I think we’ve all established that being on the road isn’t the easiest life. There’s not a huge amount of respect coming from the general public – or from each other. It’s fairly evident the gubmint hates the thought of anyone actually paying truckers for the hours they work, and the FMCSA seems to think they’re all capable of magic that doesn’t exist. Some days it seems like the best option is to park it on the berm and walk off into the woods forever.
We had experienced one of those days when we pulled into the Pilot in Lincoln, Ala., last week. It had been a very trying traffic day for George, and I was just flat-out cranky. We parked, got our shower bags ready, and tromped into the truck stop for hot showers in hopes they would wash the day away in a physical and psychological sense.
Here’s where I’d like to take a second to explain to the owners/managers/employees of truck stops how small gestures can make a huge difference in our overall well-being, both mentally and physically.
Not only was the shower room immaculate, but on the counter there was a handwritten note, a bottle of water and some mints. That was nice enough, and my crankiness was easing off slowly, until I read the note.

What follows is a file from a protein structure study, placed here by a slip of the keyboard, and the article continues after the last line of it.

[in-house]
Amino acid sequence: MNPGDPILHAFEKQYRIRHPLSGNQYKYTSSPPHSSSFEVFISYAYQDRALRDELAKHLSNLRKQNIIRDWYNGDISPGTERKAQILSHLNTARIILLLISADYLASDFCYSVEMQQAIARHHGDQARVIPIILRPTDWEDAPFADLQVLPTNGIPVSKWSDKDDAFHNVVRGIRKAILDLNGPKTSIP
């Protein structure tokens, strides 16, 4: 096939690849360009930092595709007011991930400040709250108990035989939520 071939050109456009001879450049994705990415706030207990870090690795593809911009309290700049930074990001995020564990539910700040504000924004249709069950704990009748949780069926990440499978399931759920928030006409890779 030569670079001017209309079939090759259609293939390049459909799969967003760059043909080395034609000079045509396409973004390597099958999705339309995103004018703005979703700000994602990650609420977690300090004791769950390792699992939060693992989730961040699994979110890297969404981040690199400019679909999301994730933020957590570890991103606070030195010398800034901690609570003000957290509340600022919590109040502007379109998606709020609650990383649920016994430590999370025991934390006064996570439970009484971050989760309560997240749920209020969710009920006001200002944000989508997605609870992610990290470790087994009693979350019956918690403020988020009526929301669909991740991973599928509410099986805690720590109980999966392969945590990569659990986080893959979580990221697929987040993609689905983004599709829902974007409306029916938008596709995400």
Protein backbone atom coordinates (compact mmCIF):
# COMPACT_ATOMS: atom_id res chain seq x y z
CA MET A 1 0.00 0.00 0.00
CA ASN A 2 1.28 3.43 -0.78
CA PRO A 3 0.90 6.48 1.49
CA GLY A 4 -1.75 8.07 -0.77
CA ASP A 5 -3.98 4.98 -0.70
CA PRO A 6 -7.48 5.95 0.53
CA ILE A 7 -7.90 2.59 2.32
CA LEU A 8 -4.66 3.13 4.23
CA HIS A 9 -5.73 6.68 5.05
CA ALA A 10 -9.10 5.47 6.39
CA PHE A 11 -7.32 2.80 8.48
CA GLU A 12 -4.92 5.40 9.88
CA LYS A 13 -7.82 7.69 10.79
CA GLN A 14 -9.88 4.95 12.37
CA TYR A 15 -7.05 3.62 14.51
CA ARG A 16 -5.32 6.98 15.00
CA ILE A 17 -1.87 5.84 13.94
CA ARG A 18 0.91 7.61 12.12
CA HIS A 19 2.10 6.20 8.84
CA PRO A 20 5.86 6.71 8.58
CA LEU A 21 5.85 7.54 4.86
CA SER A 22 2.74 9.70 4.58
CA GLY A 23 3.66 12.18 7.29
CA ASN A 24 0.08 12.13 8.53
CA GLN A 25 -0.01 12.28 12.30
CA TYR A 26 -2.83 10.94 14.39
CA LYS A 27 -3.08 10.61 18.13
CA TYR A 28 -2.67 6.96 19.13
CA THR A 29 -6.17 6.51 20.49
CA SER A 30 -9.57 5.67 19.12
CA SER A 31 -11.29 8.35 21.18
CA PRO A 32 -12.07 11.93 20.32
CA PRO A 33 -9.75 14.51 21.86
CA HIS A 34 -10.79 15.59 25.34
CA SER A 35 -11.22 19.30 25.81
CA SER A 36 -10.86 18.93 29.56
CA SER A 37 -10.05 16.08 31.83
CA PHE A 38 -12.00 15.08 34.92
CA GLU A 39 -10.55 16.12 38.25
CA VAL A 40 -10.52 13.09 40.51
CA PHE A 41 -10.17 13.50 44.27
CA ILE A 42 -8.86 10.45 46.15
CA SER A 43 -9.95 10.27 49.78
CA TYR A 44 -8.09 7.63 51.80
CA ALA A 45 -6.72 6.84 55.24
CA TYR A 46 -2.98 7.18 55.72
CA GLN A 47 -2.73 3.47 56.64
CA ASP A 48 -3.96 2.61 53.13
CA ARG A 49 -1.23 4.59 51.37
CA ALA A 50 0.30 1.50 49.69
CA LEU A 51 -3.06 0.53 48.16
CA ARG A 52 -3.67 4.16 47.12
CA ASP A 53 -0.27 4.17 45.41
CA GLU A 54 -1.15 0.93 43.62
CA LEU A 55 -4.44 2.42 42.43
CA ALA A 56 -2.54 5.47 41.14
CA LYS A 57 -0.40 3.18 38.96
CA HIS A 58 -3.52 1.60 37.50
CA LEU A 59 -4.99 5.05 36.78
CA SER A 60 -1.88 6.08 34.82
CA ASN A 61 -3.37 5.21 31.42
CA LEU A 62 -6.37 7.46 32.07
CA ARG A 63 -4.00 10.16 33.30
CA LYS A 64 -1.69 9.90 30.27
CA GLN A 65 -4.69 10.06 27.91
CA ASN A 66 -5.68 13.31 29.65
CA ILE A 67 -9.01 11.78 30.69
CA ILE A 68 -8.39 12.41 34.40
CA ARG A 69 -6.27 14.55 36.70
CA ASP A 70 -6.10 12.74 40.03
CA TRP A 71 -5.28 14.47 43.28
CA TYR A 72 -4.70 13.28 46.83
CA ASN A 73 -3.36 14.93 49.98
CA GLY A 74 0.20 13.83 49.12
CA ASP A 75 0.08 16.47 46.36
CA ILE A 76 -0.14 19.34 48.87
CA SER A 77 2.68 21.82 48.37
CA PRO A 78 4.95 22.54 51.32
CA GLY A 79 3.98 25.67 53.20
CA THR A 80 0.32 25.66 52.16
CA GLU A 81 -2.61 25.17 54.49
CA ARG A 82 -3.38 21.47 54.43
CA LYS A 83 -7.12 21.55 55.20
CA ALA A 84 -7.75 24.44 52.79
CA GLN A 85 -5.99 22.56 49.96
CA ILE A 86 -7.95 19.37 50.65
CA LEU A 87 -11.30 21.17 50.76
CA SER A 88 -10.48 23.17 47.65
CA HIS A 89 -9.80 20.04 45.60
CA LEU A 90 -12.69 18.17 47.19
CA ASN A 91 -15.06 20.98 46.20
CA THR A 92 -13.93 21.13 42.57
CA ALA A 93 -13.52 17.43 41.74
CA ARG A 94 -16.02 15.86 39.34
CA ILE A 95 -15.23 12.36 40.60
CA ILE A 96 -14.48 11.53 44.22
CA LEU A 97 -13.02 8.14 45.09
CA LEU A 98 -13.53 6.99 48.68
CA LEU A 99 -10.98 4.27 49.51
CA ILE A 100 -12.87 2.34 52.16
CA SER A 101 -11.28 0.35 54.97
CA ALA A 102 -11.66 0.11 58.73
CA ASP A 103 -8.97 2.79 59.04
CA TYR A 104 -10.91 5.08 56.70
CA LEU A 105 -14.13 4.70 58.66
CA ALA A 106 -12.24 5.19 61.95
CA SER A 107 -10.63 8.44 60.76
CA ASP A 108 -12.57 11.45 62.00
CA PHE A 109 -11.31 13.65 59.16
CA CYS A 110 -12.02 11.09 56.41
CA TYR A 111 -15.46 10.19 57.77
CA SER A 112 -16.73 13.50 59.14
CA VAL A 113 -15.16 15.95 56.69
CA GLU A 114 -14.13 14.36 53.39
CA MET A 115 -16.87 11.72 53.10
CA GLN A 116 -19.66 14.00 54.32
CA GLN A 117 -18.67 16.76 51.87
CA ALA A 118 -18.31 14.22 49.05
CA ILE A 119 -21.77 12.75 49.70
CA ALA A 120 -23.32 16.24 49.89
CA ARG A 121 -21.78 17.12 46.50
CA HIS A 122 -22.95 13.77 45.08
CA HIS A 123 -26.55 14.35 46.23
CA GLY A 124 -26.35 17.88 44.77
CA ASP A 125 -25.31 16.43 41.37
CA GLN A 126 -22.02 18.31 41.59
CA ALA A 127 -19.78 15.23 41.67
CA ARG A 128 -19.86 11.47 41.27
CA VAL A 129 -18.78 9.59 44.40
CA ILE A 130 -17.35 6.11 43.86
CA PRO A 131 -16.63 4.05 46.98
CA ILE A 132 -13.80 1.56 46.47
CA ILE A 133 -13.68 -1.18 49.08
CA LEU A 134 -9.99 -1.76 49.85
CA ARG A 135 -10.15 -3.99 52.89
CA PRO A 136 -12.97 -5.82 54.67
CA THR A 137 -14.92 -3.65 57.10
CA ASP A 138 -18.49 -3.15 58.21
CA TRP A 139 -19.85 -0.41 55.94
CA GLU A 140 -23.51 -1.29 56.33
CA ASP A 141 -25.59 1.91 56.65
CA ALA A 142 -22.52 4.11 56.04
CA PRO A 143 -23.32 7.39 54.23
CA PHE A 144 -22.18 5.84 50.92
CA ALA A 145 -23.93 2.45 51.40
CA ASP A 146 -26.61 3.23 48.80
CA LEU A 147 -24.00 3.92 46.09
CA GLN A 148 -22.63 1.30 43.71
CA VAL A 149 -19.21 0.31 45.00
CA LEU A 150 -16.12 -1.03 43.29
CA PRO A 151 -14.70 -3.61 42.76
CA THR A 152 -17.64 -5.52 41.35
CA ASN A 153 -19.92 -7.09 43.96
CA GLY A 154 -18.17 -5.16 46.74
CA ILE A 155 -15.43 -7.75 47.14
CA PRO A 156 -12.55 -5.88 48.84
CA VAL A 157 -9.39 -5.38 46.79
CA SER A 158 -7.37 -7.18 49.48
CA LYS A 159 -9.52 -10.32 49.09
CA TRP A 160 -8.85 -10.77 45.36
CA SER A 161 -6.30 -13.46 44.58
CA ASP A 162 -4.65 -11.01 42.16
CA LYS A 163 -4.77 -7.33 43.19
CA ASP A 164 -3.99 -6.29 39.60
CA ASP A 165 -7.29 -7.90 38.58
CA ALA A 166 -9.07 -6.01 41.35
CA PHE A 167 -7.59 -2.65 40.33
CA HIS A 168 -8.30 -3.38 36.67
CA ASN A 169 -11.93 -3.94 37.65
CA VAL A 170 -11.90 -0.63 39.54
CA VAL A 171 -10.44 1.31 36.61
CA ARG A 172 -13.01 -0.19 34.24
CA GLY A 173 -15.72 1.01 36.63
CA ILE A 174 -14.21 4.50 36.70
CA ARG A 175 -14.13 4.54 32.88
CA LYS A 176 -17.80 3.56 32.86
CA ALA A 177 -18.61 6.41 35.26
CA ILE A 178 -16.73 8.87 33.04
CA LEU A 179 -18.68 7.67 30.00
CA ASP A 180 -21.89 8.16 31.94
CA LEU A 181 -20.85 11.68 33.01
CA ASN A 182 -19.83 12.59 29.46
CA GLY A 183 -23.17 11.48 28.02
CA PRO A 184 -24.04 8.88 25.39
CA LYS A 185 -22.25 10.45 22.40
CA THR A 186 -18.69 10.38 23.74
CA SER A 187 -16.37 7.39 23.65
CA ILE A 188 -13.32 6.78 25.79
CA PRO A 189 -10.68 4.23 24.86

“Thank you for all that you do. Have a great day. Warren.”
My crankiness evaporated completely, and I really wanted to find Warren and thank him for thanking the road-weary. It was so nice to see someone put forth the tiniest bit of extra effort, just to let their customer know they were appreciated. Not only did I have a great shower, my entire attitude was much improved by that simple little handwritten note.
Now I may bitch a lot, but I also make sure to give praise when it’s due. There’s not enough positive out here, and when I find it, I want people to know about it. I found the manager of the store, just to let him know how impressed I was with the note. I told him, “I know it seems so insignificant, but this little note made my day.”
And he told me, “I used to be a driver. I did my time on the road, and when I started managing this store, I asked my staff to make it as comfortable and inviting as they can for the people who make our jobs possible.”
Mr. Howie, it is completely evident that you and your staff not only understand the little things, you strive to make them happen. We are so thankful for stops like this, and we appreciate you as much as you appreciate the drivers.